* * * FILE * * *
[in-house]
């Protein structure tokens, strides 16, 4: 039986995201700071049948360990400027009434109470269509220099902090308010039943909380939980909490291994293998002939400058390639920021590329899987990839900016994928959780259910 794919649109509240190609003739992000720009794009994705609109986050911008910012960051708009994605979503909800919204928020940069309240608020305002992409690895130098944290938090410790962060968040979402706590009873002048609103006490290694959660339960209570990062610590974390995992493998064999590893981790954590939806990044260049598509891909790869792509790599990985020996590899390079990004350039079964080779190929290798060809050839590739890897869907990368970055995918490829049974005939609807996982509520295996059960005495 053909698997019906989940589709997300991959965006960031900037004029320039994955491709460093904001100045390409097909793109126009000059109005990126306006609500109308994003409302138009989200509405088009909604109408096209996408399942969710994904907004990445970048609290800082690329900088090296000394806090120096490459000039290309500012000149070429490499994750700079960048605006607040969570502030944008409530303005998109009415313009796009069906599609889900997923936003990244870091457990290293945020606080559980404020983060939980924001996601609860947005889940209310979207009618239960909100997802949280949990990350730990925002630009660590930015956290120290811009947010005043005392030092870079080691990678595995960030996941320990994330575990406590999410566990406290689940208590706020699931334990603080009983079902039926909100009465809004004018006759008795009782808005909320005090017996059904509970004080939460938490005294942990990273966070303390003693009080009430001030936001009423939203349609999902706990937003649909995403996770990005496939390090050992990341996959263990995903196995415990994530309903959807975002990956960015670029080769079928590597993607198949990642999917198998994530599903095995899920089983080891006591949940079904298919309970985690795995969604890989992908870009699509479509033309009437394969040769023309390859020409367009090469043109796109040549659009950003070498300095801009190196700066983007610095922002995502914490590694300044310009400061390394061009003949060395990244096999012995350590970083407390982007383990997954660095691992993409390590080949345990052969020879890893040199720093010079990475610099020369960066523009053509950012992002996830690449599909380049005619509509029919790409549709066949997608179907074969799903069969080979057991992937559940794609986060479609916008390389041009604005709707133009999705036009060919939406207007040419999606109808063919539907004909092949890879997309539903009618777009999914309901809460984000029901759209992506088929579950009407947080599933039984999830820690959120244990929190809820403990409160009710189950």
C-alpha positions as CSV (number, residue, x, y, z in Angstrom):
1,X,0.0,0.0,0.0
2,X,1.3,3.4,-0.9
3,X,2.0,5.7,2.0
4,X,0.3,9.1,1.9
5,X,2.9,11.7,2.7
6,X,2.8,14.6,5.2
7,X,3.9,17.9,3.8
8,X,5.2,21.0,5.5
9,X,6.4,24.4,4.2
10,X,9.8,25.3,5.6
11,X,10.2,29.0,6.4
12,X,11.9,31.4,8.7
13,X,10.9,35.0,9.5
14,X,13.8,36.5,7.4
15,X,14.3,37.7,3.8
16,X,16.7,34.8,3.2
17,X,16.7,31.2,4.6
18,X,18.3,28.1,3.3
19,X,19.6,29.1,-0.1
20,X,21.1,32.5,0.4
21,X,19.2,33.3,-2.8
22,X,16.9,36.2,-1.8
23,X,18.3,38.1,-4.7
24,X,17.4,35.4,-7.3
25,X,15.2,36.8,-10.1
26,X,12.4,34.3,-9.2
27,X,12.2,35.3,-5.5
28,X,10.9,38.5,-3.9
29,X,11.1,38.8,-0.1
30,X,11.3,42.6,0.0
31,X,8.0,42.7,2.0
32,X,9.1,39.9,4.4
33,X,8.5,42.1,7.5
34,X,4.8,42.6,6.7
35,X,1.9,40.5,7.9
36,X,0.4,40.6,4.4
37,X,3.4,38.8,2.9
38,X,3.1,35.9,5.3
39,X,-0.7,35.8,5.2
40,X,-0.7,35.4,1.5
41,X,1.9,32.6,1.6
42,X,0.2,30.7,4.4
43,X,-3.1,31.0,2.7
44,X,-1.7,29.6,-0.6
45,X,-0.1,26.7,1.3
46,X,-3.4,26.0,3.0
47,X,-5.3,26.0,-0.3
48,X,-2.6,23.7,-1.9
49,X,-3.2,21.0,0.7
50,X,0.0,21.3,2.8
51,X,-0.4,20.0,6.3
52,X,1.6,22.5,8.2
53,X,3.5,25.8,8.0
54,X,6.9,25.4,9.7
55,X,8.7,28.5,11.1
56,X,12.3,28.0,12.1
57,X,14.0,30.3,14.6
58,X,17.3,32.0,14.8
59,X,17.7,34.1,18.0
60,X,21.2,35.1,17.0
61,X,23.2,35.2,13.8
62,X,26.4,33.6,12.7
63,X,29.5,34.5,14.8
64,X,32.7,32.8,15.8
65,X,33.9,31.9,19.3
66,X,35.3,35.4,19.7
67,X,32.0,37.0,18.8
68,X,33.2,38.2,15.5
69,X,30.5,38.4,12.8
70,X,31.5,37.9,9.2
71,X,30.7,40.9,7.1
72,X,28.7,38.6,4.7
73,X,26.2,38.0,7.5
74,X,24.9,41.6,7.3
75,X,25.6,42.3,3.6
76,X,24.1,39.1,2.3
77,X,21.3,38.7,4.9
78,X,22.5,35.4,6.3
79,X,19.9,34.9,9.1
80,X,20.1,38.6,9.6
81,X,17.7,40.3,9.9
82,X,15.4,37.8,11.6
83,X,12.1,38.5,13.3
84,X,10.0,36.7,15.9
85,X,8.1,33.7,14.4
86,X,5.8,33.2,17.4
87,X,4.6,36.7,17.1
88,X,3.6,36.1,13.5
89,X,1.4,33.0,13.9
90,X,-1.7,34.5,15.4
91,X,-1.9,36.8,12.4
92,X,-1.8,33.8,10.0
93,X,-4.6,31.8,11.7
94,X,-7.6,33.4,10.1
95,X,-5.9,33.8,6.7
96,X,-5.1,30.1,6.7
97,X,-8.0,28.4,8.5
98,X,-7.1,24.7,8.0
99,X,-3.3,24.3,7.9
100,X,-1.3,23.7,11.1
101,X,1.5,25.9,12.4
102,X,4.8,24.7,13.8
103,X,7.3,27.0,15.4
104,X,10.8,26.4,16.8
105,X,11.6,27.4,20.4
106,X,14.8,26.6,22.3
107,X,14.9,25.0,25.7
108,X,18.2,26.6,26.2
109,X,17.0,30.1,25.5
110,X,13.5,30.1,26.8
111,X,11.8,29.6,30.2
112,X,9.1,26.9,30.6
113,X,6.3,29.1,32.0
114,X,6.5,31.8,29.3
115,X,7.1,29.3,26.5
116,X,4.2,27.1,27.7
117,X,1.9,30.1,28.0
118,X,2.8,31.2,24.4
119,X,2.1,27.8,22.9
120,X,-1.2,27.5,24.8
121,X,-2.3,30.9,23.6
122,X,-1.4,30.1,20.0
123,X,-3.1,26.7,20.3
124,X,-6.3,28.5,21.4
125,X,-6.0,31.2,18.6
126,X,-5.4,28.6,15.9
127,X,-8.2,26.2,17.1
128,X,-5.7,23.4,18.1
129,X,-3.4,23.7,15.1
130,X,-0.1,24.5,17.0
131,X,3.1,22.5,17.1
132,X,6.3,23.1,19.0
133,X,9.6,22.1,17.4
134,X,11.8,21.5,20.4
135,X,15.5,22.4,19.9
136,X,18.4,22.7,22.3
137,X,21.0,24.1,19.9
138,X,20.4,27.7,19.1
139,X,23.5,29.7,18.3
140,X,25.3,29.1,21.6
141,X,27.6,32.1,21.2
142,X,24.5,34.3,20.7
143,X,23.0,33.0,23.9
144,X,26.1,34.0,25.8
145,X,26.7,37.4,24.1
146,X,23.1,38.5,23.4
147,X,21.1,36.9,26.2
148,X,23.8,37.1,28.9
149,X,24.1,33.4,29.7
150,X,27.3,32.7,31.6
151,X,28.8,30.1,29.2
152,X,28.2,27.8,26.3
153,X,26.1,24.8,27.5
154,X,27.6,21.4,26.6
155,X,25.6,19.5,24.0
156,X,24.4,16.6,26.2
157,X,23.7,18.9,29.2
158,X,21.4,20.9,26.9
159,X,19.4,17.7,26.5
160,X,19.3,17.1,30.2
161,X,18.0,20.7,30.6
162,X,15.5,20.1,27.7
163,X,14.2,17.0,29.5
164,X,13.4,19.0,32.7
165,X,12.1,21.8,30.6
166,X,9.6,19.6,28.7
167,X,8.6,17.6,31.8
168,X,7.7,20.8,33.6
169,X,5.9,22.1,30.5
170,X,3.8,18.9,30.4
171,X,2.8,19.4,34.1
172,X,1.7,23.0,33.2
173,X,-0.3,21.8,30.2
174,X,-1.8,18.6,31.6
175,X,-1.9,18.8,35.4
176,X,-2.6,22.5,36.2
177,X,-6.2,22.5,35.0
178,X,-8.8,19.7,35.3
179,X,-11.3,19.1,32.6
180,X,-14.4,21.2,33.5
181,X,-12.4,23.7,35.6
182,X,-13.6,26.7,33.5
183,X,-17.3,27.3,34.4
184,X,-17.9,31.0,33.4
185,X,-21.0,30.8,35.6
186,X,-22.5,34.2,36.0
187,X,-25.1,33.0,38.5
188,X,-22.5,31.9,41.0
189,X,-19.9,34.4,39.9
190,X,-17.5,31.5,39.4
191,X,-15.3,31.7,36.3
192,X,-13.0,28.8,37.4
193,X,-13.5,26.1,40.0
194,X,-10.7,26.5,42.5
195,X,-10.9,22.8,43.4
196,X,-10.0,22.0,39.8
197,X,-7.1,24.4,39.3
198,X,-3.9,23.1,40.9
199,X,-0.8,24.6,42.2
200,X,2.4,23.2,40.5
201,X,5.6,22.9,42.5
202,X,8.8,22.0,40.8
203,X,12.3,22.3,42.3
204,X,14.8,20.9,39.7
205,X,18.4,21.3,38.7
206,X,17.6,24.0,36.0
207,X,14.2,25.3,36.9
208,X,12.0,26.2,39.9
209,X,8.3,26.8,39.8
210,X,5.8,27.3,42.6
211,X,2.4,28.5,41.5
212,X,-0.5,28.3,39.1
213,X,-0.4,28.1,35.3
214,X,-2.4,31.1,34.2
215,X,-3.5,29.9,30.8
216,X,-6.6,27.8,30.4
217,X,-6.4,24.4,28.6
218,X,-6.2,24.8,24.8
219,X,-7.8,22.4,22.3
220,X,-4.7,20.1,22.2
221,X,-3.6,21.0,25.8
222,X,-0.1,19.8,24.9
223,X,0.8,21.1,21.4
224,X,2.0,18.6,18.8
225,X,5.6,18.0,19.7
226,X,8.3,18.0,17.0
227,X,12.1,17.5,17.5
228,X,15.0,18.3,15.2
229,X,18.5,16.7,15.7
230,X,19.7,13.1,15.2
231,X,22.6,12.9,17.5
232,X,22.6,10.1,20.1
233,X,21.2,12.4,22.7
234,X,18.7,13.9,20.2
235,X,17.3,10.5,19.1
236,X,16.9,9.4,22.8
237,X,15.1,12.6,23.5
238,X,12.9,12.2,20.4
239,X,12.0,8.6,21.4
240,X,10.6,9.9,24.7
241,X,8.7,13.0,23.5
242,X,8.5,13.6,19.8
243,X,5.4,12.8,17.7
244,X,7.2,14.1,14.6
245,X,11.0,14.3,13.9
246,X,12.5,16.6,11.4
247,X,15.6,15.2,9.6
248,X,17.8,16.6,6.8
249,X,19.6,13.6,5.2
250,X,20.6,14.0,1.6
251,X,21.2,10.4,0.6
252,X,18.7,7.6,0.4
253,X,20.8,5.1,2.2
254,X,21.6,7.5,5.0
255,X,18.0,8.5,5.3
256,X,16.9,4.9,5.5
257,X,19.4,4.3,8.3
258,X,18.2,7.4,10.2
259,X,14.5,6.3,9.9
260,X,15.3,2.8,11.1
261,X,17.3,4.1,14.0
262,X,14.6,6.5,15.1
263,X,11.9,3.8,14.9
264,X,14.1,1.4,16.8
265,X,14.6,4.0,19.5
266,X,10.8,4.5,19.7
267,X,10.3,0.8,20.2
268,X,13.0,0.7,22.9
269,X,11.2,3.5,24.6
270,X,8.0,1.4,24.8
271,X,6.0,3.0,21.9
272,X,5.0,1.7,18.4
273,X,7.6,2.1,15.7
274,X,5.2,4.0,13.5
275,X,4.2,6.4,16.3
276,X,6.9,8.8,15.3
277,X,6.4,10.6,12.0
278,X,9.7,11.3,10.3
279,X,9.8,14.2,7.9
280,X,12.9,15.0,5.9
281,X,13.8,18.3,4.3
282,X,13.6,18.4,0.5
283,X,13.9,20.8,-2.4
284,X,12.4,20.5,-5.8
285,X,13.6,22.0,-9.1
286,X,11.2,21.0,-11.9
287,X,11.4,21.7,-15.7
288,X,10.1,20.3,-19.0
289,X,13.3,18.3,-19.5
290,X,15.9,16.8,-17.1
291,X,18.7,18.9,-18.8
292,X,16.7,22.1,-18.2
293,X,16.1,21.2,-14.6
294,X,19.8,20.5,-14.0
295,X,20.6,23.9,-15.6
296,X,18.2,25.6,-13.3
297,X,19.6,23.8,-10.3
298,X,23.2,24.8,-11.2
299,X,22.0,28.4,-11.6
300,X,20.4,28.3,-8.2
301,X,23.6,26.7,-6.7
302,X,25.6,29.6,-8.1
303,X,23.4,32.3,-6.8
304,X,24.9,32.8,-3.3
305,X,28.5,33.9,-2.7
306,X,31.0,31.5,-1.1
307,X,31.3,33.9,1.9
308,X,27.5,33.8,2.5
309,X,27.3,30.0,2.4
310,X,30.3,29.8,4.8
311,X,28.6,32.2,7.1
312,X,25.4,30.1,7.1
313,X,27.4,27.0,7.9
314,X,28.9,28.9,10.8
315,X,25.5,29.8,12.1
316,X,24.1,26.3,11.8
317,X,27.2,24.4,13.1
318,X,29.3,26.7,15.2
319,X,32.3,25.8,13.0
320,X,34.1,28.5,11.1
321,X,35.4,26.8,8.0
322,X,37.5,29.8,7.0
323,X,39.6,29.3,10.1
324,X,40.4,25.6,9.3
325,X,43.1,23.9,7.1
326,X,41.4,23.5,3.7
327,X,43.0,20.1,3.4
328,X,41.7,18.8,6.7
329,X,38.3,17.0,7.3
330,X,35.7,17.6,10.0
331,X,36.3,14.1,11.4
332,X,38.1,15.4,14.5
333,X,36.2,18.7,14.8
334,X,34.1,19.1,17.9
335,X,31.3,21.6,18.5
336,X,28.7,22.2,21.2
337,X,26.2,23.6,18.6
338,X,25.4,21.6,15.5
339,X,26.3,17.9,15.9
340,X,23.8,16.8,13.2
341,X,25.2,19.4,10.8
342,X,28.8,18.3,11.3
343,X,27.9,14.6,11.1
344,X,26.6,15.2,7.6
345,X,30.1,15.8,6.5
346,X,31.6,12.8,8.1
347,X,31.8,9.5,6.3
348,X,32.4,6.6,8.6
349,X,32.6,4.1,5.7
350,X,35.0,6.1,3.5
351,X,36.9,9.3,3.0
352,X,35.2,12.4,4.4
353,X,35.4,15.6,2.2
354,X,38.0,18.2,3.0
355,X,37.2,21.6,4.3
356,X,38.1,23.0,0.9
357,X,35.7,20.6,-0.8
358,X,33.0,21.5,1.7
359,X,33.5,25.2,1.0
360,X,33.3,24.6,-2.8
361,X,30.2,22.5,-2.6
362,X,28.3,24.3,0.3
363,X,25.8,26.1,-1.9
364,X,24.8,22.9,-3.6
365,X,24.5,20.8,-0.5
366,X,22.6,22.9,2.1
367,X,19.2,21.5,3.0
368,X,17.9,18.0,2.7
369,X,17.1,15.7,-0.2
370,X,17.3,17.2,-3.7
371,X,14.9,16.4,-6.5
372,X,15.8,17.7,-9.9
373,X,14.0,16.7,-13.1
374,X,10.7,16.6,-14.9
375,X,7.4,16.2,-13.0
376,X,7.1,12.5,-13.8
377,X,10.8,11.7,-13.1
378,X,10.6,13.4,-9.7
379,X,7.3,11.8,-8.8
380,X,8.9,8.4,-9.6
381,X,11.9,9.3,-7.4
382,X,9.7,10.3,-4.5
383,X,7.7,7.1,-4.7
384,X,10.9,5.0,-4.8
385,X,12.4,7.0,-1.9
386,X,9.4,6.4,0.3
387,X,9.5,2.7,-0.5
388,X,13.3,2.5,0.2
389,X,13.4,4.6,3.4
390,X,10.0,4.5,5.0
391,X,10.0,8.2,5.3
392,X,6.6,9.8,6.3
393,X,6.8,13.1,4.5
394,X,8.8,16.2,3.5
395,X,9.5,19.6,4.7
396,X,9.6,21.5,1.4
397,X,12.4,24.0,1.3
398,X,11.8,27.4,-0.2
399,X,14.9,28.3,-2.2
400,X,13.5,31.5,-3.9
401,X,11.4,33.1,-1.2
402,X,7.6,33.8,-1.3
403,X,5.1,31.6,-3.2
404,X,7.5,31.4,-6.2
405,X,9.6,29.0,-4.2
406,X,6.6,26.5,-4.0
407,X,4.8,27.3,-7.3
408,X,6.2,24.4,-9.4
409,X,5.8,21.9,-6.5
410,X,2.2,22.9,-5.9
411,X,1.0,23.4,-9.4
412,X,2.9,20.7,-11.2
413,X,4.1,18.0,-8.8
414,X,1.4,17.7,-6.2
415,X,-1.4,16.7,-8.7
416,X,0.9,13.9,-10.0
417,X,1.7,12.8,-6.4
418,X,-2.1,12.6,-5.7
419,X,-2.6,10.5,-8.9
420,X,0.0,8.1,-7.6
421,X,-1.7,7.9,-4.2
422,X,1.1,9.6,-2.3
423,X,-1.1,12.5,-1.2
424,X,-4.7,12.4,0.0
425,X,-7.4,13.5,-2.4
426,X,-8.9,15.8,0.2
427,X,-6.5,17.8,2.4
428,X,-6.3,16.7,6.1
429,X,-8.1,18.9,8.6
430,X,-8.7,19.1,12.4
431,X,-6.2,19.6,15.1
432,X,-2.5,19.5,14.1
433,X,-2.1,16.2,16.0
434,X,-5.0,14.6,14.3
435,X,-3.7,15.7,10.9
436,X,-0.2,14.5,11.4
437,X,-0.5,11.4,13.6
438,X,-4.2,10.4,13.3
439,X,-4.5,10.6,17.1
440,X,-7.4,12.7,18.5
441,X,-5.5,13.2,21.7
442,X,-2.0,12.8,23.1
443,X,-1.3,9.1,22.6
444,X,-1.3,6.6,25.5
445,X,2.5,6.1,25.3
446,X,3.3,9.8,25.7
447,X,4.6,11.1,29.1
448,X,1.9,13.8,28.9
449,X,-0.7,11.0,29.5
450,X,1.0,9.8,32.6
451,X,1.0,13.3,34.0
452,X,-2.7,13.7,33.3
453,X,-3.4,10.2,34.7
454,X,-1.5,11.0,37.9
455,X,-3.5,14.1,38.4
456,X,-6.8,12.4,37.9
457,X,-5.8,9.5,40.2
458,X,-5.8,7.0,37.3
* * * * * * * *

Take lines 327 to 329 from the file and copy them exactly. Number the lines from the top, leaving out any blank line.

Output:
324,X,40.4,25.6,9.3
325,X,43.1,23.9,7.1
326,X,41.4,23.5,3.7